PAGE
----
Carmen M. Is Not Alone: The Irresistible Rise Of Grassroots Syndicalism In Greece

By the Greek Waiters’ and Cooks’ police station, where the police “sug- ment of supplements, firings, and wage took place on March 11, when, in coop-
Base Trade Union of Propylea, gested” to Carmen that she did not sue decreases are all part of the reality we eration with the police, it distanced itself
Athens her ex-boss because he could countersue experience daily in the labor galleys. from the base unions, which resulted in
The following is a rough transla- her, which would result in all of them be- Whoever dares to speak of this is the attack of the union members by the
tion of the most recent statement by the ing detained overnight. During the entire faced with, on the one hand, the terror- riot police.
Greek Waiters’ and Cooks’ Base Trade incident Karezos repeated the phrase ism of the bosses that includes guns, Within this bleak reality, the mass
Union (σωματείο σερβιτόρων μαγείρων) “Now you got yourselves into trouble.” threats, bouncers and sulfuric acid, media are on an assignment to try to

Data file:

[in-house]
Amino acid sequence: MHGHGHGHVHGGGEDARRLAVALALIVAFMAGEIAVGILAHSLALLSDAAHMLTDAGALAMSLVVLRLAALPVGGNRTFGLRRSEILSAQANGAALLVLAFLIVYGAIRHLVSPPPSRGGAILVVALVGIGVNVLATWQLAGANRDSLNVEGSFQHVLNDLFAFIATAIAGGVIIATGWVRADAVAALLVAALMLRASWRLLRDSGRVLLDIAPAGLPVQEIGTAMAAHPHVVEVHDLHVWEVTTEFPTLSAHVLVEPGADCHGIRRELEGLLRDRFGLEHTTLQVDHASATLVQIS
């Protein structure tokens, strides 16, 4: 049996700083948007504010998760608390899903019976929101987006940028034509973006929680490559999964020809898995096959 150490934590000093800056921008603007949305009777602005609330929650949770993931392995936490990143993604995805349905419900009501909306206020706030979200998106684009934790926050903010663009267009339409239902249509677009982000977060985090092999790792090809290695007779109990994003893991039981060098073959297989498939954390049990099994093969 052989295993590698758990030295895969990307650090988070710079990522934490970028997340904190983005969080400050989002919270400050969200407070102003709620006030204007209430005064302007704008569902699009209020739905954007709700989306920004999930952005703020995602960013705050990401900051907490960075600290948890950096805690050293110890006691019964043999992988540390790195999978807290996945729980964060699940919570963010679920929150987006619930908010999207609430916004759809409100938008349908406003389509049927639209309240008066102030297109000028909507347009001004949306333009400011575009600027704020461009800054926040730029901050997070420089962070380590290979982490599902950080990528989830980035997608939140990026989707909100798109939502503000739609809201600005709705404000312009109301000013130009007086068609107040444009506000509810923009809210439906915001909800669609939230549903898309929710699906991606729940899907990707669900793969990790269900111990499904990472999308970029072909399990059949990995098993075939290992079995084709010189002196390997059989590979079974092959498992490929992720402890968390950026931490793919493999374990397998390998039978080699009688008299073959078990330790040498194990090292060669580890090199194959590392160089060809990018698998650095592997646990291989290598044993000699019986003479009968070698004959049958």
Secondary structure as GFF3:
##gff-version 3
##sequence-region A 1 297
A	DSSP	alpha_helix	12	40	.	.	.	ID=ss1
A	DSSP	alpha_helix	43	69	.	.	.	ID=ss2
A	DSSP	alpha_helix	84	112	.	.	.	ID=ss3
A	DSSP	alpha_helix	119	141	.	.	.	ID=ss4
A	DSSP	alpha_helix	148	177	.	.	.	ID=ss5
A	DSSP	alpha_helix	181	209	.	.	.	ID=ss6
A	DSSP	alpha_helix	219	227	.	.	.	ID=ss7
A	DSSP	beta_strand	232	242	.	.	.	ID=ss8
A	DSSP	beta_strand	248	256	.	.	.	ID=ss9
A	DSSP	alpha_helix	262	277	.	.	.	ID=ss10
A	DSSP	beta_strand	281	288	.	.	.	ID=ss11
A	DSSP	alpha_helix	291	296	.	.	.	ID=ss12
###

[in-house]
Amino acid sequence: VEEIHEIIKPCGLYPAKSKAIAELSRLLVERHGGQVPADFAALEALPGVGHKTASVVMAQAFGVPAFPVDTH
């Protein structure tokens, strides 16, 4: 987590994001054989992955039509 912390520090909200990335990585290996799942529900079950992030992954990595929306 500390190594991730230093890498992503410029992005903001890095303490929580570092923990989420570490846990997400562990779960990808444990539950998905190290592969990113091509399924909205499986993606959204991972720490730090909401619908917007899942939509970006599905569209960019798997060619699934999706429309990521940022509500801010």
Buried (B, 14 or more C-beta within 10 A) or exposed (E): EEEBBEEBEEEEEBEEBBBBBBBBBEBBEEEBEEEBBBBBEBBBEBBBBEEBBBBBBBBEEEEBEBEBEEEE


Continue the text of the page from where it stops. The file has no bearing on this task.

about the firing of member Carmen M. The next day, late in the evening, and on the other hand the terrorism of convince us that it is all happening for
in February. Carmen M. was attacked by persons un- unemployment. All these take place at a our own good. According to the media,
known as she was heading to her home. time when the State, this time under the “we must all make sacrifices in order
No Worker Is Alone – War Against She was brutally hit on the head and pretext of the financial crisis, redefines for the economy and the country to be
The Bosses’ War abandoned bleeding and unconscious the terms of paid employment in favor of saved.” As it is well known, the journal-
Carmen M. is a member of the outside her house. The motive of the at- the bosses, institutionalizing the aboli- ist’s microphone reaches where the cop’s
waiters’ and cooks’ base trade union in tack was not robbery, since Carmen still tion of gained rights and opening a path baton can’t.
Athens. After returning from a short had her money and phone on her. for the intensification of exploitation and From our own labor experiences, we
medical leave she was fired by her boss, On March 26, members of the union repression. believe that EACH OF US and ALL OF
Stelios Karezos, owner of VIA VAI, a and supporters blocked off the entrance In this attempt of theirs, the State US TOGETHER must take responsibility
large coffee shop chain in Athens. At the for VIA VAI in Athens for many hours and the bosses have found as willing for:
meetings that followed to arrange for the while the up-to-that-point provocative allies the leaders of the sold-out trade * the formation of Base Unions in all